Some folks question why the U.S. Navy would need such exotic weapons as the Phalanx andSeaRAM systems, or even electromagnetic rail guns. These Russian-made, radar-guided anti-ship missiles are two such reasons.
The P-270 Moskit and P-800 Oniks have caused so much consternation that the Navy has begun developing a helicopter-based electronic warfare system—the Advanced Offboard Electronic Warfare (AOEW)—to defend against the threat. Both are ramjet-propelled cruise missiles, both carry 550 to 710 pounds of high explosive in their warheads, and neither is one you want to see streaking towards your ship.
The P-270 Moskit was developed by the Raduga Design Bureau and first debuted in the 1970s as a sea-launched anti-ship weapon, though extensive upgrades in the subsequent decades have seen it adapted for ground, air, and even underwater launches. It measures just over 30 feet long and is tipped with 700 pounds of either high-explosive or nuclear material (equivalent to 120 kt of TNT). Its quartet of ramjet engines only provide a range of 75 miles though the missile can hit mach 3 during its high-altitude flight.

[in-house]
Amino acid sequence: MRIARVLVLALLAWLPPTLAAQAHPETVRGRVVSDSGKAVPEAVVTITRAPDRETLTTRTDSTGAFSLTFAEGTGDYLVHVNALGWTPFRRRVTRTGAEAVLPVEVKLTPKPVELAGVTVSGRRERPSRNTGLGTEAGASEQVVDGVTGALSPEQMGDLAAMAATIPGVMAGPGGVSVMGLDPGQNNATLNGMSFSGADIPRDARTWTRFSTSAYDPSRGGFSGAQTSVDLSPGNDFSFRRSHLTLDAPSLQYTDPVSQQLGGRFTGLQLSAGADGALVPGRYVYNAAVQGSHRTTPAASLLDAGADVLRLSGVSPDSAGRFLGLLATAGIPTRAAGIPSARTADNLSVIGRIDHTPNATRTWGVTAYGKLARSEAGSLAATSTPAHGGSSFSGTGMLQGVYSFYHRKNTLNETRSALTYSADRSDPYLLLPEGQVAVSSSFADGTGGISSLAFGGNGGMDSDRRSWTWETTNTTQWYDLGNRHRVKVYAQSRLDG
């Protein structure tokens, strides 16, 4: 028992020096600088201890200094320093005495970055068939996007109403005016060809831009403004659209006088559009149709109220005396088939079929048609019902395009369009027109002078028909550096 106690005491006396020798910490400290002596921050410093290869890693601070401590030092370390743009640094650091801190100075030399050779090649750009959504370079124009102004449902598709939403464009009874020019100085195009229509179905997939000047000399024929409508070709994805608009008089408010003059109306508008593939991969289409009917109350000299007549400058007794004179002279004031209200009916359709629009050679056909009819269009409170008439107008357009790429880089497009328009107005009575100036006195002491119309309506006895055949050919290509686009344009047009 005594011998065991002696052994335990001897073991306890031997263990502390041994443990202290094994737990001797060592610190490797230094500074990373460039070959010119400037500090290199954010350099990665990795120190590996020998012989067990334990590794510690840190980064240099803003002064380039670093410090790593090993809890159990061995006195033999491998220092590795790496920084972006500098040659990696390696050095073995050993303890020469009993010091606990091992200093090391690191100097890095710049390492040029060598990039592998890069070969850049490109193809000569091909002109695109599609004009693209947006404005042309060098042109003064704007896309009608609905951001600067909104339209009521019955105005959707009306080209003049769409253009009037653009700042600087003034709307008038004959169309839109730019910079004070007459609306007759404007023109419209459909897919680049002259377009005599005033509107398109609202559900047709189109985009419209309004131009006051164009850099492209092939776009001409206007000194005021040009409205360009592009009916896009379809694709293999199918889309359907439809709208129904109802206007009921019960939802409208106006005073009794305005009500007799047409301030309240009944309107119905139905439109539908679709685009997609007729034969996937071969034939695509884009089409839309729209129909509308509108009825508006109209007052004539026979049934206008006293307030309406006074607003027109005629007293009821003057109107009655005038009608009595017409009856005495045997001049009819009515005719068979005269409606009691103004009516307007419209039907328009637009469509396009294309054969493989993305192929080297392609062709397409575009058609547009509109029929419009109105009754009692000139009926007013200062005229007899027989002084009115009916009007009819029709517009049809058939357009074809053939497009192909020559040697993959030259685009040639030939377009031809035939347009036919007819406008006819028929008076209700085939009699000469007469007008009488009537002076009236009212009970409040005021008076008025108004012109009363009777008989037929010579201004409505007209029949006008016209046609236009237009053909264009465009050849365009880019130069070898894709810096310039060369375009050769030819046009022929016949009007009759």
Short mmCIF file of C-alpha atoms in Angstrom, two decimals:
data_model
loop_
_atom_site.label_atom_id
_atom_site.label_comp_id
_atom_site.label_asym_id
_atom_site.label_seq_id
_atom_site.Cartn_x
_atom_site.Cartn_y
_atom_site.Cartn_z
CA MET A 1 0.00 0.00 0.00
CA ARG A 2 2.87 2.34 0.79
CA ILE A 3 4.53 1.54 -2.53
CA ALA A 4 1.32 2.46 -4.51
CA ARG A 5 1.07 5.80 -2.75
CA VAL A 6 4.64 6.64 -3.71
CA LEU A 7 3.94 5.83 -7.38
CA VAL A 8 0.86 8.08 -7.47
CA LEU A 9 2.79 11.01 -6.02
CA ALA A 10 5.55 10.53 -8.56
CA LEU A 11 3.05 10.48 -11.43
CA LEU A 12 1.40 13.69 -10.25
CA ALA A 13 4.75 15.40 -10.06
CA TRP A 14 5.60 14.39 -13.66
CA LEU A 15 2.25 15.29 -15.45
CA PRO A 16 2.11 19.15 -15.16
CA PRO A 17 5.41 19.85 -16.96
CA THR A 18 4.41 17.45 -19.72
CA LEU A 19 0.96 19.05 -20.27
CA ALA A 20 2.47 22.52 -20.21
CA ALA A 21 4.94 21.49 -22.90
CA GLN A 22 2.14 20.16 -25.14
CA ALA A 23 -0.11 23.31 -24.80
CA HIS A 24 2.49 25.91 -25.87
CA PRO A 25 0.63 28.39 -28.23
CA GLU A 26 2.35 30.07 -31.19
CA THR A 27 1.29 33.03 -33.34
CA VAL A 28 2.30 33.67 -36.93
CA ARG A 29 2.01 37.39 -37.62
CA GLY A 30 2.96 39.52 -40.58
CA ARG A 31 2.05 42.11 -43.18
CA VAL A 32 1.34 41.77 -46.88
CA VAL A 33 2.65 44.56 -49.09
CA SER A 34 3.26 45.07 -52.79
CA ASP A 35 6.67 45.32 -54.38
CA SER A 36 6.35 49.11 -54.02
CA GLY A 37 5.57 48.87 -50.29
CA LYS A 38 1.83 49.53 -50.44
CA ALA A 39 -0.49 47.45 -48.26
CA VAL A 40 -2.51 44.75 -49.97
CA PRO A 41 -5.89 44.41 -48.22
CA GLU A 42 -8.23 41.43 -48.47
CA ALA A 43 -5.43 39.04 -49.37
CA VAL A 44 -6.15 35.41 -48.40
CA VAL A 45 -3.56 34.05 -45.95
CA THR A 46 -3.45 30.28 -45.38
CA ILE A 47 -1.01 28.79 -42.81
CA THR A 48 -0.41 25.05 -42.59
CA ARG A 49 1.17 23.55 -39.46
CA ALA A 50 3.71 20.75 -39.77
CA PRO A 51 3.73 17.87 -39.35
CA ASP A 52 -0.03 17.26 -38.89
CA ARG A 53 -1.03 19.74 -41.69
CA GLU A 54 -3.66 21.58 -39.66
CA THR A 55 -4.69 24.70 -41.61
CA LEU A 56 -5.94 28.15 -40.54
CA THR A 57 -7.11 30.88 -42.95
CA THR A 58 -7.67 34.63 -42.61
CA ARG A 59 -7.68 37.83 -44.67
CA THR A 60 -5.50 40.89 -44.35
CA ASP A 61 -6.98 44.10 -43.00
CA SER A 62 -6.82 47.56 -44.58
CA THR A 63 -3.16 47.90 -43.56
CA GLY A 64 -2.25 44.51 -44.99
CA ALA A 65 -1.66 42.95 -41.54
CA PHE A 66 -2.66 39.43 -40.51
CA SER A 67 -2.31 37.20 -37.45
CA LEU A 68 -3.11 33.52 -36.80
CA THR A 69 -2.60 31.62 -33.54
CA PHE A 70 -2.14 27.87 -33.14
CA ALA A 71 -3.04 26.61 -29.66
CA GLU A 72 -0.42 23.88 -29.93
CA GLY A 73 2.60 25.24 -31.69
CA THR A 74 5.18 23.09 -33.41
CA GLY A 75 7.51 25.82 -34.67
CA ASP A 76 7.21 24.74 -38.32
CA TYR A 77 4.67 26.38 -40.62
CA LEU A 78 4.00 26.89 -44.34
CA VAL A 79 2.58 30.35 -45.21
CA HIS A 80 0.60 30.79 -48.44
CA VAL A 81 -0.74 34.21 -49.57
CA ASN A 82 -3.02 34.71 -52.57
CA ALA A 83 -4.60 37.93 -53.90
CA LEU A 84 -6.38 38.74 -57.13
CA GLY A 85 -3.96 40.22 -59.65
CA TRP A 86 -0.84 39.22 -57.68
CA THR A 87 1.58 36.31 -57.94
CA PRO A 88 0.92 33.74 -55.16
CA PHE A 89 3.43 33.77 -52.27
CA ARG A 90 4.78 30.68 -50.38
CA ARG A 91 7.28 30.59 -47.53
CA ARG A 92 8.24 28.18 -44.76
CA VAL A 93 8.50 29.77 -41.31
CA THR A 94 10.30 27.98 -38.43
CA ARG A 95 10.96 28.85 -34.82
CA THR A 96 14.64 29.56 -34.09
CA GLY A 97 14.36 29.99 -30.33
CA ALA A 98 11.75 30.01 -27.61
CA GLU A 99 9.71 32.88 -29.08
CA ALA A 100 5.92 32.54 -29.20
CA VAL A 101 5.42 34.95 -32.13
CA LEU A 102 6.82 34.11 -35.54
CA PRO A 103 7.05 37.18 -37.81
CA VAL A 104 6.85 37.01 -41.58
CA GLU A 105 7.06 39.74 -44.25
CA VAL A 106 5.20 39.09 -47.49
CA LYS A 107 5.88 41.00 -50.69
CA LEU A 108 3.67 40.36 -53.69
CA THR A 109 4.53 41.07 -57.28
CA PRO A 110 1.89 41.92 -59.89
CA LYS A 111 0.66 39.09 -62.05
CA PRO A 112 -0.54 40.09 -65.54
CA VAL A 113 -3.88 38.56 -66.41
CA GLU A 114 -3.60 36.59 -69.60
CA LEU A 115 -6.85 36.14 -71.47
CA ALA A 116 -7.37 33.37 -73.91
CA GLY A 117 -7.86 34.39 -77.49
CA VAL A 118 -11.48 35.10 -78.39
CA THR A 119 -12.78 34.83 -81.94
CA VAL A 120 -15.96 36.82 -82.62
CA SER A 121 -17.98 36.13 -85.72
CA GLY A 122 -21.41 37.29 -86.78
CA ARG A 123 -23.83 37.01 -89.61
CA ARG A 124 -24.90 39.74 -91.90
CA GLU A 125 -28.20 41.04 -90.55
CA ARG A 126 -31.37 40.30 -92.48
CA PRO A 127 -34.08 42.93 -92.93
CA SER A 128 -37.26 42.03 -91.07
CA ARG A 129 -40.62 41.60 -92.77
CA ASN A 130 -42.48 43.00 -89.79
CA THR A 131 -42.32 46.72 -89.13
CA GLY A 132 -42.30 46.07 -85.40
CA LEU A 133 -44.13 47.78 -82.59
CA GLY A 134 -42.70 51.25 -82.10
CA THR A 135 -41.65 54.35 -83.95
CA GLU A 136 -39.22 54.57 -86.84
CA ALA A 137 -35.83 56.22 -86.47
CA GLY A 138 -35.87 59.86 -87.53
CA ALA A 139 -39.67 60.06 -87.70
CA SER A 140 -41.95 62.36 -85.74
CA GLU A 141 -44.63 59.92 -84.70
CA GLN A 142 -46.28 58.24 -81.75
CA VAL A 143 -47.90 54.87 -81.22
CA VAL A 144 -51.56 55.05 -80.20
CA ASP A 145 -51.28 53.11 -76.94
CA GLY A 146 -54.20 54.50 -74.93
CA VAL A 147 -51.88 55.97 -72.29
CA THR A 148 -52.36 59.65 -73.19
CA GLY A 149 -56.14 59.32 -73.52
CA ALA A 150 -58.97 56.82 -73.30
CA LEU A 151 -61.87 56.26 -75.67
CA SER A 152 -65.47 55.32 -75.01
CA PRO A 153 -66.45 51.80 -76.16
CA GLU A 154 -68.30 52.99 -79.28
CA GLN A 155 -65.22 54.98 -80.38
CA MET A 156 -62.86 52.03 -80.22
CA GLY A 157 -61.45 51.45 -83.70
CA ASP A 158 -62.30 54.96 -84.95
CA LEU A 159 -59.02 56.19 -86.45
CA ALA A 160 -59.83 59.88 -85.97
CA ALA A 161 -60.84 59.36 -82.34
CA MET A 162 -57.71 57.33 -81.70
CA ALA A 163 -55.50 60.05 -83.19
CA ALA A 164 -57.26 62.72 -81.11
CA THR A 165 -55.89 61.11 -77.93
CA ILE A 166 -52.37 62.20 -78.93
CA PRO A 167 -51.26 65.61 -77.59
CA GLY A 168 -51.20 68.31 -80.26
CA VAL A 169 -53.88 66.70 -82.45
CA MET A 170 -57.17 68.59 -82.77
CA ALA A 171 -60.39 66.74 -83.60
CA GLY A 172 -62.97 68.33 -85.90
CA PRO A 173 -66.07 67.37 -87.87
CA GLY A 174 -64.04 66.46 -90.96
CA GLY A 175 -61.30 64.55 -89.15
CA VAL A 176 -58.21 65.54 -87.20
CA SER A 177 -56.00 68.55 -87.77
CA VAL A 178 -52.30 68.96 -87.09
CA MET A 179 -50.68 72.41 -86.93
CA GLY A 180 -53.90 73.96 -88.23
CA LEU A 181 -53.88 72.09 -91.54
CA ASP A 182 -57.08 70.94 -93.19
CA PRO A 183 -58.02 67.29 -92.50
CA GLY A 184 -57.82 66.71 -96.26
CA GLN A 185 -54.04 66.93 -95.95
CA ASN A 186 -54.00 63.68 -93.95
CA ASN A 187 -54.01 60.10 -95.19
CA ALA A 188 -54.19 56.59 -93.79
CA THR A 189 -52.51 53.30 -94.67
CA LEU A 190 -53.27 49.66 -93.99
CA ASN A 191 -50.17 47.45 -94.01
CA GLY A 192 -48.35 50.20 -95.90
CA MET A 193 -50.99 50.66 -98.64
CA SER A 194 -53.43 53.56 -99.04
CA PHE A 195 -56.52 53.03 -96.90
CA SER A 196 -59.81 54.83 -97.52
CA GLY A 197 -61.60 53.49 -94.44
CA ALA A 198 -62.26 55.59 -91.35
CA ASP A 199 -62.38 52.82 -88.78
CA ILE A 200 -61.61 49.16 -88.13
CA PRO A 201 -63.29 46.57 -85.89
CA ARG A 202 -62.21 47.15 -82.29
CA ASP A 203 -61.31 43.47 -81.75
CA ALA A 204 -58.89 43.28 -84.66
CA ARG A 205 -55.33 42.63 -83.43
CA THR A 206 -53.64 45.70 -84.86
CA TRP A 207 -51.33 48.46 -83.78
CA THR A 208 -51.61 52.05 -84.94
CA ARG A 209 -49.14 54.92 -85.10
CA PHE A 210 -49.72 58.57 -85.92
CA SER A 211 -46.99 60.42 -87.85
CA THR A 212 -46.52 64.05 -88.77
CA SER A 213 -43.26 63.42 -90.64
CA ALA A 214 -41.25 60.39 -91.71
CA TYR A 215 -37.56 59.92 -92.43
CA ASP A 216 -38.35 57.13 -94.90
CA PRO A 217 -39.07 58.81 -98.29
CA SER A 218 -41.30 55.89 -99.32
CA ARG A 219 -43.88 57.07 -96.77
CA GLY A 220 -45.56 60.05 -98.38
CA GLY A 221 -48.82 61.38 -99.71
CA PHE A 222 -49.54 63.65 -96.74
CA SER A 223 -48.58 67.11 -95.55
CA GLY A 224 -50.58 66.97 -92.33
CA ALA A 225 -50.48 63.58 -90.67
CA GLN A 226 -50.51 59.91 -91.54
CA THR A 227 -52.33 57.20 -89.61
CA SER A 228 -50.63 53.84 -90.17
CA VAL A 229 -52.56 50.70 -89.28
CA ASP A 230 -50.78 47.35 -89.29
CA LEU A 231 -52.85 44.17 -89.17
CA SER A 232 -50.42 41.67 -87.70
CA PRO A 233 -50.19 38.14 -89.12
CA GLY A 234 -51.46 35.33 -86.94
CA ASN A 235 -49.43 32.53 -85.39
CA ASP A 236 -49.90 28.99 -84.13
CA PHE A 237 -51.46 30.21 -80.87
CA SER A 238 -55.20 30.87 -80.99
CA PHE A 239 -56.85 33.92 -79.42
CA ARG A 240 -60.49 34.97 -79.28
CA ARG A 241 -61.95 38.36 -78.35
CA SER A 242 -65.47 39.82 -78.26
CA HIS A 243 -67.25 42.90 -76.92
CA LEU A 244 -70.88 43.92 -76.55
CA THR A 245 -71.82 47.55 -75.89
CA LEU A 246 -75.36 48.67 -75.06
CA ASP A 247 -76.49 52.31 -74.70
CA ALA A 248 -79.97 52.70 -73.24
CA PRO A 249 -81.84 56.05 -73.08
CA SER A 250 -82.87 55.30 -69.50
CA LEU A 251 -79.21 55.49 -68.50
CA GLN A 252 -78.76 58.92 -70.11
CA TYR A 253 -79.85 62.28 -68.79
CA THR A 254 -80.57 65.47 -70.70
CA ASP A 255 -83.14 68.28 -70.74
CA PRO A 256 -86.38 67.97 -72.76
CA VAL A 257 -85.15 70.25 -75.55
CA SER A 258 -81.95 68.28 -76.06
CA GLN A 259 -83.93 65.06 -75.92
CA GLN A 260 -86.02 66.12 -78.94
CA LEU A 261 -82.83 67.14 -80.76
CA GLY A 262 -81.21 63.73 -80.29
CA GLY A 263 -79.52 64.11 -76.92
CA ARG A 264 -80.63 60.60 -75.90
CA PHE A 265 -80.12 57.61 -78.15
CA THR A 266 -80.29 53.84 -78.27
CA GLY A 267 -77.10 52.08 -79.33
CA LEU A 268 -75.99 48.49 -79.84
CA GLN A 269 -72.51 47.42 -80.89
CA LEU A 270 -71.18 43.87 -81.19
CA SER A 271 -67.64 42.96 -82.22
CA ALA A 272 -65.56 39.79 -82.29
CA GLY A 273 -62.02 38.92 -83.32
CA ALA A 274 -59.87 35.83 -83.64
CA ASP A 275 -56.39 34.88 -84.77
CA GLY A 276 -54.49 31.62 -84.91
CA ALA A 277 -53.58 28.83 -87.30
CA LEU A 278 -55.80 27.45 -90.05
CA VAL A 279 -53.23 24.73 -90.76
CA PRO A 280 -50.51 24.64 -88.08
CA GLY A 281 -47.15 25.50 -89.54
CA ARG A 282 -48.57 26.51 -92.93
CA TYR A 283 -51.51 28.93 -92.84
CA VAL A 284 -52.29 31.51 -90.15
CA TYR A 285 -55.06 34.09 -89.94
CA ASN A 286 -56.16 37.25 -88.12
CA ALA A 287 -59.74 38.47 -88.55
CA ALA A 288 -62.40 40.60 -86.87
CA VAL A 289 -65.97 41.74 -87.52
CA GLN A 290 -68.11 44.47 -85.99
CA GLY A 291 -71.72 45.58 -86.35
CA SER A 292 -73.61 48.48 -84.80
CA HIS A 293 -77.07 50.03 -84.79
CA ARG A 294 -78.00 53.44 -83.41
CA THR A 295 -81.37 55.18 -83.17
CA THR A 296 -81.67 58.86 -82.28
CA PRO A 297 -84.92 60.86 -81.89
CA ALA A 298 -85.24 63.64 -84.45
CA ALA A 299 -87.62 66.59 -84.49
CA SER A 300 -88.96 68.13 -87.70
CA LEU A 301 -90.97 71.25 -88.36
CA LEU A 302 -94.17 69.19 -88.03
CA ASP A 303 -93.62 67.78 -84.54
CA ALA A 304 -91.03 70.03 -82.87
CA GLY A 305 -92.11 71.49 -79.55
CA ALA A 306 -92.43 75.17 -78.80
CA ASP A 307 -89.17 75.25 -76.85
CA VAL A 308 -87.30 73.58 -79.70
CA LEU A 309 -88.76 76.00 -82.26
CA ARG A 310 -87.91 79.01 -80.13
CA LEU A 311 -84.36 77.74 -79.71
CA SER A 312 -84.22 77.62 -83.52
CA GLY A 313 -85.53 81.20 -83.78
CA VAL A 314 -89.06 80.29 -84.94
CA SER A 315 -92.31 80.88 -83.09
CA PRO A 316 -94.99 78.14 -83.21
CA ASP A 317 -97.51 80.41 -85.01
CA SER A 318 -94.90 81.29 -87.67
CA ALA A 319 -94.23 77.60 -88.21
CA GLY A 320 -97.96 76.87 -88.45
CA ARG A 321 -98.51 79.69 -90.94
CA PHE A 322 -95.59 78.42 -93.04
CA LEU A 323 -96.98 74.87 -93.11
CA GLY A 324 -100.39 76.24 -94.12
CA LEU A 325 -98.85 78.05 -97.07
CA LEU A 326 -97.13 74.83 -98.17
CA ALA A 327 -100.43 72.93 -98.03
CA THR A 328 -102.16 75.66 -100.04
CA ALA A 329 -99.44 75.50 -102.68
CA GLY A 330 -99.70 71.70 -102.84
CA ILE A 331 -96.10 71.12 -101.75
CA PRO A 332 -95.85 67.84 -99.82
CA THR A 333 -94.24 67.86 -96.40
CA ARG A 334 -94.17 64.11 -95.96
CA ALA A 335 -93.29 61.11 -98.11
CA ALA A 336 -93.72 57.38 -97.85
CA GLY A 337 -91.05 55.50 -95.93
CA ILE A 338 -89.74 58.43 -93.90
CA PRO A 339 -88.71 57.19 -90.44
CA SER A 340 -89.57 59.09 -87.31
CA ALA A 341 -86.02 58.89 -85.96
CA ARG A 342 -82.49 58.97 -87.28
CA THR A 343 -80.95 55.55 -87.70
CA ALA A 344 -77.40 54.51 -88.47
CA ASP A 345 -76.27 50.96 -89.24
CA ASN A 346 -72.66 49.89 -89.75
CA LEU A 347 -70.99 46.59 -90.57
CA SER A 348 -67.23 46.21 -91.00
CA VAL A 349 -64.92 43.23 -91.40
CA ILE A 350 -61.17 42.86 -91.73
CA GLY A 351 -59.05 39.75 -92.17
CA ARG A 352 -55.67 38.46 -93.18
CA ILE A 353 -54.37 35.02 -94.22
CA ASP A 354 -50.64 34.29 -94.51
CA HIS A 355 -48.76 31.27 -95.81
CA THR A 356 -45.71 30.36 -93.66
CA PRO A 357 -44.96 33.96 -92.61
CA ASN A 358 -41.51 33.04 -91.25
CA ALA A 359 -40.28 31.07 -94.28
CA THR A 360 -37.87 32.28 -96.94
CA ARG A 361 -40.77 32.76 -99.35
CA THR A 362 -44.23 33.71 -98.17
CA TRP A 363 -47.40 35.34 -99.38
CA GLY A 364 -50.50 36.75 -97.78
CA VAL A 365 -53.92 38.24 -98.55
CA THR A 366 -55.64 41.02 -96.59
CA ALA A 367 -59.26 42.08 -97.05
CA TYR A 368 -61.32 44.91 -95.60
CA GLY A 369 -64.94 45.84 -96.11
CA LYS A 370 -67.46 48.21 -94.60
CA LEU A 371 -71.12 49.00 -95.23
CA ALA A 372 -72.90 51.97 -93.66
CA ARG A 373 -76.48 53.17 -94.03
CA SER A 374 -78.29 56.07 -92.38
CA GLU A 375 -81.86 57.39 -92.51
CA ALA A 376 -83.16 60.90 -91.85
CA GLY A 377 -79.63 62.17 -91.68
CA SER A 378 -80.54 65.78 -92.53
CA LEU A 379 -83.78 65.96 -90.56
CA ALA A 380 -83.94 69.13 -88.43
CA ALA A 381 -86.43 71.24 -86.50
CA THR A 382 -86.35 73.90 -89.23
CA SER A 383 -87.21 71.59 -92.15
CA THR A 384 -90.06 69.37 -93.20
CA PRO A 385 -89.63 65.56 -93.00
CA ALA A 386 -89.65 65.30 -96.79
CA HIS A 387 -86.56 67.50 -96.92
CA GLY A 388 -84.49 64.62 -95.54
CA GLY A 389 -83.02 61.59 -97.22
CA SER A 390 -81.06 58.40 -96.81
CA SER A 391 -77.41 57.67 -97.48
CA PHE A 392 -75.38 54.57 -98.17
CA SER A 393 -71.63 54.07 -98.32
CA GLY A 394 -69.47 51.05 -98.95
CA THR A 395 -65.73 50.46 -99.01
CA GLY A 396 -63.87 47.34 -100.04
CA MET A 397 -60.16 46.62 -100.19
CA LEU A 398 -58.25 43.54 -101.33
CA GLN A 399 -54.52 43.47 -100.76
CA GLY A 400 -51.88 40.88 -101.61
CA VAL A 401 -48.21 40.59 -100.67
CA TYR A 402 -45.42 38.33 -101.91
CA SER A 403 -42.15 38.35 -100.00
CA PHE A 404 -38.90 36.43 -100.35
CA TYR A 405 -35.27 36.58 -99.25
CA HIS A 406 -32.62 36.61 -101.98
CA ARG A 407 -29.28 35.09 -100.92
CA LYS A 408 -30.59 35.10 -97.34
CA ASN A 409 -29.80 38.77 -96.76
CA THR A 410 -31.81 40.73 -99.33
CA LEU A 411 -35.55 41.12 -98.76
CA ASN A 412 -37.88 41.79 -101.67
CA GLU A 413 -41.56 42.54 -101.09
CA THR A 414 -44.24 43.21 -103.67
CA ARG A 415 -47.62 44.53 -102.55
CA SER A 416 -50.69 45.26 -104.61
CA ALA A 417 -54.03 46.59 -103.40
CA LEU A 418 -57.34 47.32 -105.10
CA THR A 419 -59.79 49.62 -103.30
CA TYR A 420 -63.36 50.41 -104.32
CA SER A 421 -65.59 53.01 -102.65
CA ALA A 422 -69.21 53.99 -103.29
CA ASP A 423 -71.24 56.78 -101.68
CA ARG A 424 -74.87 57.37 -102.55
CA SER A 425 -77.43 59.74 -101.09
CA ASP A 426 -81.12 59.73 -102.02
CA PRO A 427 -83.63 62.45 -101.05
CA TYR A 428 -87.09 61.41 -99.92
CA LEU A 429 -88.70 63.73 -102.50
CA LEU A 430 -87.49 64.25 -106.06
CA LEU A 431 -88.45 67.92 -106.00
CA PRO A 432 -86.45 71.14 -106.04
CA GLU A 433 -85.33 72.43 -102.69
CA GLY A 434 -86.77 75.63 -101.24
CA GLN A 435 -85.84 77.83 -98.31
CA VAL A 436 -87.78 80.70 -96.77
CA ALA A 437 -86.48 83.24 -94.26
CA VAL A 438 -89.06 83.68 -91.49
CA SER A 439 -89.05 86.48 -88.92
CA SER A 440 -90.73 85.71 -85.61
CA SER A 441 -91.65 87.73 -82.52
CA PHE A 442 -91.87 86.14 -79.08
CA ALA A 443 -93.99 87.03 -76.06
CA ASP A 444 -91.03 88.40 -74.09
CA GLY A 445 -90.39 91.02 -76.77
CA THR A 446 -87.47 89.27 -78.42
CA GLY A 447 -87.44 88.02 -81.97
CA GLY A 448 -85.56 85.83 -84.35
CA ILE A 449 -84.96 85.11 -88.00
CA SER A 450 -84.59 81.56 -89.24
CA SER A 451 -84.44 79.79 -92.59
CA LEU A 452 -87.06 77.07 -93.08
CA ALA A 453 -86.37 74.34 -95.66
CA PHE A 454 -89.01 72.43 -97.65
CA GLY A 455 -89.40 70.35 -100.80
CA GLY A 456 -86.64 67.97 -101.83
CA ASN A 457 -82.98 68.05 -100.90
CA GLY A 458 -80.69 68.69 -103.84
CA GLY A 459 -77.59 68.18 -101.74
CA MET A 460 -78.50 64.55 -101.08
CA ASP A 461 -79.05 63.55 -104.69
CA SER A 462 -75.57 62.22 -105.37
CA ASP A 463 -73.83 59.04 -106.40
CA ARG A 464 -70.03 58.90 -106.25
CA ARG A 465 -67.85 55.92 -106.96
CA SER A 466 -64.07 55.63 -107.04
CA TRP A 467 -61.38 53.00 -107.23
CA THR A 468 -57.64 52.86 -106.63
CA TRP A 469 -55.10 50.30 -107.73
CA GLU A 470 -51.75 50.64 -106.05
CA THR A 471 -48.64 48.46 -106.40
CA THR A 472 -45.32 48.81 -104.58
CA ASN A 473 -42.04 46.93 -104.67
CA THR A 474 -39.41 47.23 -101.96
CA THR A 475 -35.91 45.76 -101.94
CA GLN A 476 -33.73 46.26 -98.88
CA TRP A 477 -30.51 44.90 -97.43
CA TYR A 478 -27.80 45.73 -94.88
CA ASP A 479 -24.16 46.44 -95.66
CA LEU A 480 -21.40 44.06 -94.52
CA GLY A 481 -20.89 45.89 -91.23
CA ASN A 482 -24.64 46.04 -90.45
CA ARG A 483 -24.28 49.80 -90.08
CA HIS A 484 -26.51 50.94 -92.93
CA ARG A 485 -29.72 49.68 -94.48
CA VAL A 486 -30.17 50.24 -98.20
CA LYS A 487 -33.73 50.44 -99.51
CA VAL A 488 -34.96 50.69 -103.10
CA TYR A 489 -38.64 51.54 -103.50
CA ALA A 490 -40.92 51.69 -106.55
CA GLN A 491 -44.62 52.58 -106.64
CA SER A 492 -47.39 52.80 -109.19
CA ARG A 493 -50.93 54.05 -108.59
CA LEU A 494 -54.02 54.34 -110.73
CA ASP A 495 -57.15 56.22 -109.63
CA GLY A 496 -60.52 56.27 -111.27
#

The P-800 Oniks is very much like the Moskit that it replaced, albeit slightly smaller, but no less terrifying. The Oniks, designed by NPO Mashinostroyeniya, entered service in the 1980s and remains so with the Russian military today. Though the Oniks is about 2 feet shorter than its predecessor, only carries a 550-pound warhead, and tops out at just mach 2.6, it flies twice as far and incorporates a number of technological advancements that were not available for the Moskit.
These improvements include an inertial, active-passive radar seeker head (the Moskit was strictly an active seeker) which makes the missile essentially autonomous once it’s launched; an over-the-horizon firing range (up to 186 miles) with the ability to skim along less than 30 feet above the ocean’s surface; and potentially even onboard EW countermeasures (nobody’s quite sure as it is still an active military system—state secrets and all that).